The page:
The Underwater Menace. The Maddest of the Mad.
The DVD special features attached to this adventure make it clear that this story is perhaps primarily for completists. An incomplete story for completists. Patrick Troughton himself does not appear to be particularly fond of it.
It is touching to be told that Frazer Hines briefly dated one of the Atlanteans (Catherine Howe) and bought her a Monkees record. You also get a more sympathetic sense of the budgetary constraints of the special effects department (as you always do with such special features), and you watch some of the genuinely atmospheric stagings and effects with a proper sense of appreciation.
National stereotyping is of course rife in Doctor Who in the 1960s, though it needs to be compared to comparable stereotyping from mainstream entertainments of the period. Typical little Englander Ben assumes that the (relatively) posh Polly will be able to communicate with Atlanteans as she “speaks foreign”. The Doctor meanwhile assumes that an Irishman will be able to persuade the Fish People to engage in industrial action against their employers because he’s naturally eloquent. (Well, not all stereotypes are negative I suppose.)
The villainy in Underwater Menace is fascinatingly extreme. In the world of popular science fiction there are mad scientists, madder scientists and then there’s Joseph Furst playing Dr Zaroff. Some mad scientists threaten to blow up the world for some mysterious higher purpose. Dr Zaroff deliberately plans to blow up the world just for the sheer merry hell of it. And he has no escape plan. For him the destruction of planet Earth represents the apotheosis of science itself – what “every scientist dreams of” apparently.
The Tardis was somewhat congested between Underwater Menace and The Faceless Ones. Now the Doctor had had three companions before (Ian, Barbara, Susan; Ian, Barbara, Vicki) and would have three companions again (Adric, Nyssa, Tegan; Nyssa, Turlough, Tegan) but Jamie, Ben and Polly were probably the least successful pack of three in the franchise’s history. It’s clear that writers were torn between giving lines to Ben and giving lines to Jamie. Having two competitive potential action heroes in the crew was not really a recipe for a happy Tardis. And let’s face it, Jamie was a much more interesting companion than Ben. The cheeky 1960s cockney sailor had to go, and the naive eighteenth-century Highland Jacobite had to stay.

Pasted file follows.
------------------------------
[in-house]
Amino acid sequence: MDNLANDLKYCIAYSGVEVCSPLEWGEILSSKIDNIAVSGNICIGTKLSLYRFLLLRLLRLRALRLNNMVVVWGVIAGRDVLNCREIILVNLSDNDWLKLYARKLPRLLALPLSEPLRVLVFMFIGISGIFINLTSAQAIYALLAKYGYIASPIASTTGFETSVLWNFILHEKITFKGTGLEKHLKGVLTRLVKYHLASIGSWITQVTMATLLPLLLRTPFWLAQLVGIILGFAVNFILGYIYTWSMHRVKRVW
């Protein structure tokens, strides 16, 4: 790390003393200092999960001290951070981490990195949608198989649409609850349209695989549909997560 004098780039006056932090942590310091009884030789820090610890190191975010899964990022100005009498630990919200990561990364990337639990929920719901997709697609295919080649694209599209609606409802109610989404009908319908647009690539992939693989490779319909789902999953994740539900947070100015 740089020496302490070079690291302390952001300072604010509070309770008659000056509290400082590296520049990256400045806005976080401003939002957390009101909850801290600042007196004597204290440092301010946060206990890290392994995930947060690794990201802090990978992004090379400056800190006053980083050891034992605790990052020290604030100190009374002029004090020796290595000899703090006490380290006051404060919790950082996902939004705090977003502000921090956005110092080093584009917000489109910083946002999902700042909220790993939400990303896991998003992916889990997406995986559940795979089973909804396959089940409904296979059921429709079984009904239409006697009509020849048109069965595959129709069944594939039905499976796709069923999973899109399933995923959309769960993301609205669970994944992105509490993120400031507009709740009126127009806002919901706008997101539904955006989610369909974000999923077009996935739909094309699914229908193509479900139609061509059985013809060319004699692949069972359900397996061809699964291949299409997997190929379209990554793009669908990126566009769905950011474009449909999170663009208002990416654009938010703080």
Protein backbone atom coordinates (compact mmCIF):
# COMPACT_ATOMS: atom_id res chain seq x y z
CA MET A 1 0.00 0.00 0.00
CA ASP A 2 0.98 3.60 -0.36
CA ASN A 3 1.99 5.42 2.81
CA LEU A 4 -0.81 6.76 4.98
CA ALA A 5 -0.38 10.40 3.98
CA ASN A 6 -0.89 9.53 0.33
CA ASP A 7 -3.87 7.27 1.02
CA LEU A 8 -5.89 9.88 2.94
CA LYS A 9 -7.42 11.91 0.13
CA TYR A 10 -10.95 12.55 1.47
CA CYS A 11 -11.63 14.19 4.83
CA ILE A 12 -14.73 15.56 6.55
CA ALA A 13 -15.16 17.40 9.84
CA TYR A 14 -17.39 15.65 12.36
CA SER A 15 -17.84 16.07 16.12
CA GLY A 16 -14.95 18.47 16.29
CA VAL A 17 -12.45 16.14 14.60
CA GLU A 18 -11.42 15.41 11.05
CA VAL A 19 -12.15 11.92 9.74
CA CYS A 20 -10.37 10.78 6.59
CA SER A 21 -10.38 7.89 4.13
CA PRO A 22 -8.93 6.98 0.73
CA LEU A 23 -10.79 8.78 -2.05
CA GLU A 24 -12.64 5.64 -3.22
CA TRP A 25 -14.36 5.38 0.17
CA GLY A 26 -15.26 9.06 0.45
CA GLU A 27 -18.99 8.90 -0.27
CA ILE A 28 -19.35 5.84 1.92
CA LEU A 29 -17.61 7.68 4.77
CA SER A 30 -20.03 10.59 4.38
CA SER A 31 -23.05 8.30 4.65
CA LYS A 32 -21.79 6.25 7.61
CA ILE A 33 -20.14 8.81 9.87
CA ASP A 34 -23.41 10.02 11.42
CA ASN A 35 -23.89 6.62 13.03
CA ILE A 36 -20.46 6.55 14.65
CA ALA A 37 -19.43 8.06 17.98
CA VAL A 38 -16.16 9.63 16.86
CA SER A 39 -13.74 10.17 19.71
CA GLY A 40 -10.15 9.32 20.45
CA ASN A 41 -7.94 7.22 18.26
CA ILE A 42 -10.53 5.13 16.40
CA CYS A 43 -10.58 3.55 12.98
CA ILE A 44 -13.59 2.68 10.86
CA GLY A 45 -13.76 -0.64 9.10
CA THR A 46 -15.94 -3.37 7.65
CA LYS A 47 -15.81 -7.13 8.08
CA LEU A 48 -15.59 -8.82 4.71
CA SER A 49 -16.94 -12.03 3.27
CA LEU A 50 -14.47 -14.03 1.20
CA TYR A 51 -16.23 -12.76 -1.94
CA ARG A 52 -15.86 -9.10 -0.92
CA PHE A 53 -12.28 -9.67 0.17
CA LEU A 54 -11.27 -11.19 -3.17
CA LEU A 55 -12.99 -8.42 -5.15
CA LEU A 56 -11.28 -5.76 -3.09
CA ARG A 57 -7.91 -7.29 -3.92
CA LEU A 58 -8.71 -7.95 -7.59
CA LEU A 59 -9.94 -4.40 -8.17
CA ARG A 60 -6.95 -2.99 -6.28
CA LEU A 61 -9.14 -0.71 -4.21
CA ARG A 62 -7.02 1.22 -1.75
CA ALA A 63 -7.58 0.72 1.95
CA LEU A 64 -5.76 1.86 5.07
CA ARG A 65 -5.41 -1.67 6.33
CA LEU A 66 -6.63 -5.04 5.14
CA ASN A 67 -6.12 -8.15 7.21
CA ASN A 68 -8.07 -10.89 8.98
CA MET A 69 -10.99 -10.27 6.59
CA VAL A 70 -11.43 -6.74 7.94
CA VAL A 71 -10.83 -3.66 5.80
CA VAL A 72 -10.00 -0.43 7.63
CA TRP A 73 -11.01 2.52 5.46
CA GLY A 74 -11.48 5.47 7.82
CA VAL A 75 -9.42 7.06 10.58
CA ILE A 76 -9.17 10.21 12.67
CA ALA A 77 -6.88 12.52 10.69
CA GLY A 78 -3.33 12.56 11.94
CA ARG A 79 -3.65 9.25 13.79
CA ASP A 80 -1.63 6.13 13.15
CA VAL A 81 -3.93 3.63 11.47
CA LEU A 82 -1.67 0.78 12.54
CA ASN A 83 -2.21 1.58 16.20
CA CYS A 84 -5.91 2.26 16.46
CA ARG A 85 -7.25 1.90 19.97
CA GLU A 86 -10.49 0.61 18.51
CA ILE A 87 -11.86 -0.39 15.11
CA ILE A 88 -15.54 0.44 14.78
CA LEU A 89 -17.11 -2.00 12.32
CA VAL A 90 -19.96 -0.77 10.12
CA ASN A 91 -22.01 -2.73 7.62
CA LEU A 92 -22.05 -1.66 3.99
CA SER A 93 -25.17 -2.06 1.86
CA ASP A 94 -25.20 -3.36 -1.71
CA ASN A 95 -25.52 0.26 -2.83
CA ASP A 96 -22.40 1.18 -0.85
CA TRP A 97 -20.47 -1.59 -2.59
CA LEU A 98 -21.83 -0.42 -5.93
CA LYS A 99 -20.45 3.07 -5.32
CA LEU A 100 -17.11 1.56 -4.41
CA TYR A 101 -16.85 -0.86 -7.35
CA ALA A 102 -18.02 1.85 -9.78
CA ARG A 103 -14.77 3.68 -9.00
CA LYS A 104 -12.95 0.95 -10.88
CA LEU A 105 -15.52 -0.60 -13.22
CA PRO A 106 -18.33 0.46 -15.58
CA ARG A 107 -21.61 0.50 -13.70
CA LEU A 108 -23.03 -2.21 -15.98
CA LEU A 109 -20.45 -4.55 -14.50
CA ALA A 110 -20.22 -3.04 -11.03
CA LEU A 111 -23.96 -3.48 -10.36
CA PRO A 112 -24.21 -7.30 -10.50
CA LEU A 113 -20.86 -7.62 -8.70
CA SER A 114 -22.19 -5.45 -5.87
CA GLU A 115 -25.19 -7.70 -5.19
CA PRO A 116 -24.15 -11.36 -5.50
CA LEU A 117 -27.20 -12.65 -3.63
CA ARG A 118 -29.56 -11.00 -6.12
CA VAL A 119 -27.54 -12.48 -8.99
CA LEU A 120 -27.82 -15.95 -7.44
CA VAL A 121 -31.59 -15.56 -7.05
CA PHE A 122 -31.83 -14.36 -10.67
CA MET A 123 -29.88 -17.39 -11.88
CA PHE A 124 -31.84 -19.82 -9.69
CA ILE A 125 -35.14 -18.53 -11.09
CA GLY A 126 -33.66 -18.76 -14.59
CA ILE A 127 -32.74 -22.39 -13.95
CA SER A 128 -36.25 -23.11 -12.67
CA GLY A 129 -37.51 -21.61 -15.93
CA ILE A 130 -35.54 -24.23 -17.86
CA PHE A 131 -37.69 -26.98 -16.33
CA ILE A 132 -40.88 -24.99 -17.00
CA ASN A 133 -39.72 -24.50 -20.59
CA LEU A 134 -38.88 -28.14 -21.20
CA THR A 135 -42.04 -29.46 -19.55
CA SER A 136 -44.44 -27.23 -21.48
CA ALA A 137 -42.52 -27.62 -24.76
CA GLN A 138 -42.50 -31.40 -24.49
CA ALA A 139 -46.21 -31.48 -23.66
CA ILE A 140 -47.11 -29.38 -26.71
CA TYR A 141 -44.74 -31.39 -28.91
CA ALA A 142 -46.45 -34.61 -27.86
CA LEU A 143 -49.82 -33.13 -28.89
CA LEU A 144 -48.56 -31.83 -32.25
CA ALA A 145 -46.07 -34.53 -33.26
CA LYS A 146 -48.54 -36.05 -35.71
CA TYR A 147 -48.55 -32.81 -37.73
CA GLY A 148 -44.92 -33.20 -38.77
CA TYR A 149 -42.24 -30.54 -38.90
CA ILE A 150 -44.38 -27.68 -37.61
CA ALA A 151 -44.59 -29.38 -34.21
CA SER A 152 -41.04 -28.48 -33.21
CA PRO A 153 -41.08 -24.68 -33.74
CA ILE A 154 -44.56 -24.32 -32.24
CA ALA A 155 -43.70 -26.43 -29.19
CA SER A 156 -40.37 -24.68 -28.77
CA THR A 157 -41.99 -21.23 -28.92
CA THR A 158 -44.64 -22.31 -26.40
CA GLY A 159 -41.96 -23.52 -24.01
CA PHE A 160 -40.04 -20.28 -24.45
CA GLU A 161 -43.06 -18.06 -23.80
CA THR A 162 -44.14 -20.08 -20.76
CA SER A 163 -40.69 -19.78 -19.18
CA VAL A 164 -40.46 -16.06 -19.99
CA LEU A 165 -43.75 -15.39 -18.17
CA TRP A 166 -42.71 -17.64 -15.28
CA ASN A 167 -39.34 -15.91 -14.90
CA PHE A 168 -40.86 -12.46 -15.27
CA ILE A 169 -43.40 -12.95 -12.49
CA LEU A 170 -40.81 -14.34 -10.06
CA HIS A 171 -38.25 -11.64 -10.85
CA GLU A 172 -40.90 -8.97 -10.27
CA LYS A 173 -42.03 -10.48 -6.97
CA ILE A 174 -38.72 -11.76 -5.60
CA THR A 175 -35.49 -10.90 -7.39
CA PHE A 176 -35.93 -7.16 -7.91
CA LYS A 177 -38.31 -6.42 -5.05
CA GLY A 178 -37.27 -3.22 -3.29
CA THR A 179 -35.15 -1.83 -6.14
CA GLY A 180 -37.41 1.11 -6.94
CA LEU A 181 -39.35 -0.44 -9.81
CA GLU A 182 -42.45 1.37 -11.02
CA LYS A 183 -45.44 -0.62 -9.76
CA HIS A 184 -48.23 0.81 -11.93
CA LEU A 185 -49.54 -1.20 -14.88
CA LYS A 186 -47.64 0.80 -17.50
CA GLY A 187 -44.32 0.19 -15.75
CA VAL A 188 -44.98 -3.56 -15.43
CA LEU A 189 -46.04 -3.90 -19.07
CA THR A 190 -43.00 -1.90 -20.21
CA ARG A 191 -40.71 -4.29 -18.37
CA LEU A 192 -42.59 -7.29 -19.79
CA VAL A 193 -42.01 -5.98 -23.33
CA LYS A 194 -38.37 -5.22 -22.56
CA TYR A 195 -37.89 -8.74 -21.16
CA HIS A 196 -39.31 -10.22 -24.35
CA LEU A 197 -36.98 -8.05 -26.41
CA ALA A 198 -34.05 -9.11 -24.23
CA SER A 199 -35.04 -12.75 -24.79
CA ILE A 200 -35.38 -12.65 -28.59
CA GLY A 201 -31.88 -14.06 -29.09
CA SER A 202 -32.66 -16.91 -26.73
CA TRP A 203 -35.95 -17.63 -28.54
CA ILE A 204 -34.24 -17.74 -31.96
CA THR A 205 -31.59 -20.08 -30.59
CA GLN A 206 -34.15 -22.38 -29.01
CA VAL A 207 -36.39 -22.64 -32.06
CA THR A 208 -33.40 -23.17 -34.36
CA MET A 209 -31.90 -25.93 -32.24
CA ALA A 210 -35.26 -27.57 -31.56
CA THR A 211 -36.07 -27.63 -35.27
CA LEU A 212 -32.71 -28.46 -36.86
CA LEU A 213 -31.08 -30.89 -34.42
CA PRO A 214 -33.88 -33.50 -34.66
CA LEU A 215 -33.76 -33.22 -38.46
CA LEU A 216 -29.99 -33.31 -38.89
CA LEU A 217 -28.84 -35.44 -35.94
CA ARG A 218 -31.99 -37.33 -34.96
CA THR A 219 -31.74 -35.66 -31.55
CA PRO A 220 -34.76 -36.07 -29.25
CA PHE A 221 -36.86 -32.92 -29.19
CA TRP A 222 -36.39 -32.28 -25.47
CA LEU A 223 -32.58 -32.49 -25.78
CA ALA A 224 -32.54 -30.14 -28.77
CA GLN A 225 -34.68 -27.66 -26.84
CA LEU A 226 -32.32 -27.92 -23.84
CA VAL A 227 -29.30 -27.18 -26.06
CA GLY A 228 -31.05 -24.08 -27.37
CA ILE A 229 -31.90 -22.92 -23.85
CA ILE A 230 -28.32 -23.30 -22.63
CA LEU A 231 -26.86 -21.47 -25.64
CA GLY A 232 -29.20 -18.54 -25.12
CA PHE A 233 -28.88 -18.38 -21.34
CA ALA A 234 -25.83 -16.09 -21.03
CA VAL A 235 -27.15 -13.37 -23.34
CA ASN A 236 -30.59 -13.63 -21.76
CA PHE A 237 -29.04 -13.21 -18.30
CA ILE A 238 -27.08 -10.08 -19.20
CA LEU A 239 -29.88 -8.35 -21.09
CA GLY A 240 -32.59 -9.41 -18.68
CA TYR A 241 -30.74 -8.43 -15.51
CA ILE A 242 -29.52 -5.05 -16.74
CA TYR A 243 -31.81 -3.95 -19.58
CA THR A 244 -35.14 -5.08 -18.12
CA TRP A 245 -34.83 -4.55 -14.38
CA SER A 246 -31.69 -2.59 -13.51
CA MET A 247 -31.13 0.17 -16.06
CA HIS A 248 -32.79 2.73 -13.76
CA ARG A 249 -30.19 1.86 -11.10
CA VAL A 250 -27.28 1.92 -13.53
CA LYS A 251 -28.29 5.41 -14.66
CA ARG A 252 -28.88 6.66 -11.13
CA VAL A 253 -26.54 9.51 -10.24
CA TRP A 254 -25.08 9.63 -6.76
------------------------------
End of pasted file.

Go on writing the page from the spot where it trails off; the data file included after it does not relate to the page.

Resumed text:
There’s a lot that’s silly in this adventure and some stuff that is legitimately funny and a few bits that are genuinely scary. The Second Doctor himself is a work in process. He spent much of The Highlanders trying on silly costumes, and there’s a sense in this third adventure that he’s soon to decide which of his various affectations are keepers and which he’s going to discard. Part of the best of Patrick Troughton’s version of The Doctor was that he was never afraid to show fear. When the Second Doctor acts heroically (as he often does), you’re always aware of the stakes, and of the internal battle that has been hard fought and won first.
Disguised in unpleasant looking (and undoubtedly uncomfortable) looking eyebrows, as a consolatory pleasure, is Colin Jeavons who has perhaps one of the three or four most delicious voices you’ve ever heard. I could listen to Colin Jeavons talk all the live long day – recite the phone book if need be. Any form of dramatic entertainment you care to mention is greatly enhanced by Colin Jeavons’ slightest involvement.